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# gluLookAt

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Is it me, or does gluLookAt also mess up your lighting??

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It''s just you, assuming you use it correct.

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I have set up a directional light, and when I move around, the surfaces that are lit change. That shouldnt happen since the light and the object are still in the same position...

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i guess there is something wrong with this
        GLfloat LightPosition[]= { 0.0f, 1.0f, 1.0f, 0.0f };				 // Light Position ( NEW )        glLightfv(GL_LIGHT0, GL_POSITION, LightPosition);			// Position The Light        GLfloat LightAmbient[]= { 0.3f, 0.3f, 0.3f, 0.0f };				 // Light Position ( NEW )        glLightfv(GL_LIGHT0, GL_AMBIENT, LightAmbient);        glEnable(GL_LIGHT0);        glEnable(GL_LIGHTING);

I wanted a directional light coming under an 45 degree angle to get some nice shades, kindof like the angle of the sun... I know I forgot to set the diffuse lighting, but its white by default. I dont get my angle though, but a light that comes straight down. In addition I dont get ambient lighting either

Whats wrong?

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glLightModeli(GL_LIGHT_MODEL_LOCAL_VIEWER, GL_TRUE);
glLightModeli(GL_LIGHT_MODEL_TWO_SIDE, GL_TRUE);

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You''ll find the viewing angle DOES make a difference.

If you are lazy you can just set the light and materials specular components to 0.0 to get rid of it, but I suggest reading up on it. Read the opengl programming guide at least.

http://fly.cc.fer.hr/~unreal/theredbook/chapter06.html

bear in mind the defaults for GL_SPECULAR component of light and material are different (for LIGHT0 at least)

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When you set the light position, it will be transformed by the modelview matrix. So it matters whether you set it before or after setting the viewpoint transform (which is basicalyl what gluLookAt does). That means if you want the light to be fixed in the scene, you have to set it after you set the viewpoint transform. The same way any fixed objects in the scene are drawn after the viewpoint transform.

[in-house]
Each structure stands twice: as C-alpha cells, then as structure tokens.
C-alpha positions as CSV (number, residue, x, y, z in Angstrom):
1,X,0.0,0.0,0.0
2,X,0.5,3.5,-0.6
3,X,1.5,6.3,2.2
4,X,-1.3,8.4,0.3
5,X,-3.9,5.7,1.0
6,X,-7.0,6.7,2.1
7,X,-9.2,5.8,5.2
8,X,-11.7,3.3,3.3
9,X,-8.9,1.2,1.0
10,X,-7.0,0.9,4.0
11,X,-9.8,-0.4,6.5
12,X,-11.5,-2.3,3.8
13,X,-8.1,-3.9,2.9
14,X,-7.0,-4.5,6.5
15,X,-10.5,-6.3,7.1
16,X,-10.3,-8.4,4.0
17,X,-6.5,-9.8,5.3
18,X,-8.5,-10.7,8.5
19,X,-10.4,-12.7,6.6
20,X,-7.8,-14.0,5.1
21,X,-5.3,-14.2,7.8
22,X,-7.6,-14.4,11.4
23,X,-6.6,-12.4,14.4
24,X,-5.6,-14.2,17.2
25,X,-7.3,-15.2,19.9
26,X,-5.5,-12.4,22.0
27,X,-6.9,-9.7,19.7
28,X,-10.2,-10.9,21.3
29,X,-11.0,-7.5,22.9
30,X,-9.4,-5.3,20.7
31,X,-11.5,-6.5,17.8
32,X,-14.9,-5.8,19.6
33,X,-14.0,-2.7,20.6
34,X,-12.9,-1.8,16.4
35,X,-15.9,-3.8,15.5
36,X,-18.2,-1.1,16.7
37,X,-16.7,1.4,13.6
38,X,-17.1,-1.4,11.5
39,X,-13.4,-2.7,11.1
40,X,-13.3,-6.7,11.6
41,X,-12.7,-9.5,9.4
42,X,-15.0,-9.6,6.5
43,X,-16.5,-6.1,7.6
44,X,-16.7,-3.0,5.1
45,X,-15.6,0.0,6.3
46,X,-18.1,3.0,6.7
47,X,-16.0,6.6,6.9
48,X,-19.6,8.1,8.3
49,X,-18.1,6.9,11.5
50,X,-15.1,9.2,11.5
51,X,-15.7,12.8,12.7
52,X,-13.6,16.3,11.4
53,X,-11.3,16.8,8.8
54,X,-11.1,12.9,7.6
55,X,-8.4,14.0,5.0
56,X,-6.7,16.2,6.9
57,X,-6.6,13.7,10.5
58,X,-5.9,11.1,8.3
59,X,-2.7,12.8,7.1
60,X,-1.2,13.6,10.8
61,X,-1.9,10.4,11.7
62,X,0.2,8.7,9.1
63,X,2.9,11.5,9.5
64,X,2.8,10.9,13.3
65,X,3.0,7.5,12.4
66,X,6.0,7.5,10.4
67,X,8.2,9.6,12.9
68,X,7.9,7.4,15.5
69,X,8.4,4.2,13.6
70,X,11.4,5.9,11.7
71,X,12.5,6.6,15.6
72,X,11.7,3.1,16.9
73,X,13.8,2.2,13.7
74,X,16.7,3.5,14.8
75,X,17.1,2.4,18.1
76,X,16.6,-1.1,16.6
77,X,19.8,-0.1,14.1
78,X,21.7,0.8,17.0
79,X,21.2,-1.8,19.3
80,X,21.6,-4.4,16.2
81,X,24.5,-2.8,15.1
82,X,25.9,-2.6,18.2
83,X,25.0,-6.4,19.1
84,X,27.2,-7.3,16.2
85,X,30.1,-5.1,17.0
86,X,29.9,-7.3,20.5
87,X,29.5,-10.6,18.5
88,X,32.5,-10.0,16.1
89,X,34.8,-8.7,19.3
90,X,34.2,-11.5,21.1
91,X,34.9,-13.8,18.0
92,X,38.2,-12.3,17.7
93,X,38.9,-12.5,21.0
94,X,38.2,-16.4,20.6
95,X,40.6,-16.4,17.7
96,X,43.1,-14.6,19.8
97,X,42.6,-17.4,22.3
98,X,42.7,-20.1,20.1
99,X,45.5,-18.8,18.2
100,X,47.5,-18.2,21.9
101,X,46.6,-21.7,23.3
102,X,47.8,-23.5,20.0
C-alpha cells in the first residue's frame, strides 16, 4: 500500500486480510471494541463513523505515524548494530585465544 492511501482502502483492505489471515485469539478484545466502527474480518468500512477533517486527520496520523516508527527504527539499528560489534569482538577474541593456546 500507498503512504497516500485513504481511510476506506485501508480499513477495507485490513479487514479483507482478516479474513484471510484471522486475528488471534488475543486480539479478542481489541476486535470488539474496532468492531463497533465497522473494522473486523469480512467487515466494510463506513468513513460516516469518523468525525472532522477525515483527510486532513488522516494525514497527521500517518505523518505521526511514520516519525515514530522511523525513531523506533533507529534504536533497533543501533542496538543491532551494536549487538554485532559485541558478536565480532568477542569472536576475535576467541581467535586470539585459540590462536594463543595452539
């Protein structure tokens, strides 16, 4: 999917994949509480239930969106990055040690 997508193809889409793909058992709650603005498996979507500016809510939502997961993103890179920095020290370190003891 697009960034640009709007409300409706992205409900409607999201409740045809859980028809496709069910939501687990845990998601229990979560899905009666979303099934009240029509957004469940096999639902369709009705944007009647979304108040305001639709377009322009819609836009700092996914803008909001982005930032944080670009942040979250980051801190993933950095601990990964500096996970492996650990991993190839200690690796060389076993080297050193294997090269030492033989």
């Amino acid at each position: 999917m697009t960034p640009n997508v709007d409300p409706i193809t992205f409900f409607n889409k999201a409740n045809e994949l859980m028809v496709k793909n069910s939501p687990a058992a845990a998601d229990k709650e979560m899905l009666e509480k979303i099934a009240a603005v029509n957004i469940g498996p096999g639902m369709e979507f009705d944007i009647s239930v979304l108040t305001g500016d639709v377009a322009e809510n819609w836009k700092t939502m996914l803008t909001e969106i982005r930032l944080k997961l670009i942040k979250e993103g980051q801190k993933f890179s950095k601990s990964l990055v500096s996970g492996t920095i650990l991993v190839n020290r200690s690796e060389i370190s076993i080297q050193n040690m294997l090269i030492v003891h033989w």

If you set it before the viewpoint transform is set, the light will appear to move with the viewpoint. Think of it like this. For the example, right is positive X, up us positive Y, and front is positive Z.

You have a viewpoint placed at the origin (at (0,0,0)), an object 1 unit infront of the viewpoint (at (0,0,1)), and a light 1 unit above the viewpoint (at (0,1,0)). Now you want to move the viewpoint x unit to the left (to (-x,0,0)). But as OpenGL have no concept of a moving viewpoint, only a fixed one, you have to move the scene 1 unit to the right instead (translate modelview matrix by (x,0,0)). So lets see what happens if we set the light before or after the viepwoint transform.

Before: Set light 1 unit above the viepwoint, the light is now located at (0,1,0). Transtale by (x,0,0) and draw object, which ends up at (x,0,1). The object to light vector is now (x,1,1)

After: Translate by (x,0,0) and place light, which ends up at (x,1,0). Draw object, which ends up at (x,0,1). Object to light vector is no (0,1,1). That means the light will shine on the object from the same direction independent of the viewpoints position.

You can see that setting the lights position after viewpoint transform makes the light follow the same transformations as the objects, and appearing to be fixed in the scene.

[edited by - Brother Bob on October 14, 2003 9:48:37 AM]

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ah now THAT is what I didnt know. I figured opengl would leave the lights alone...

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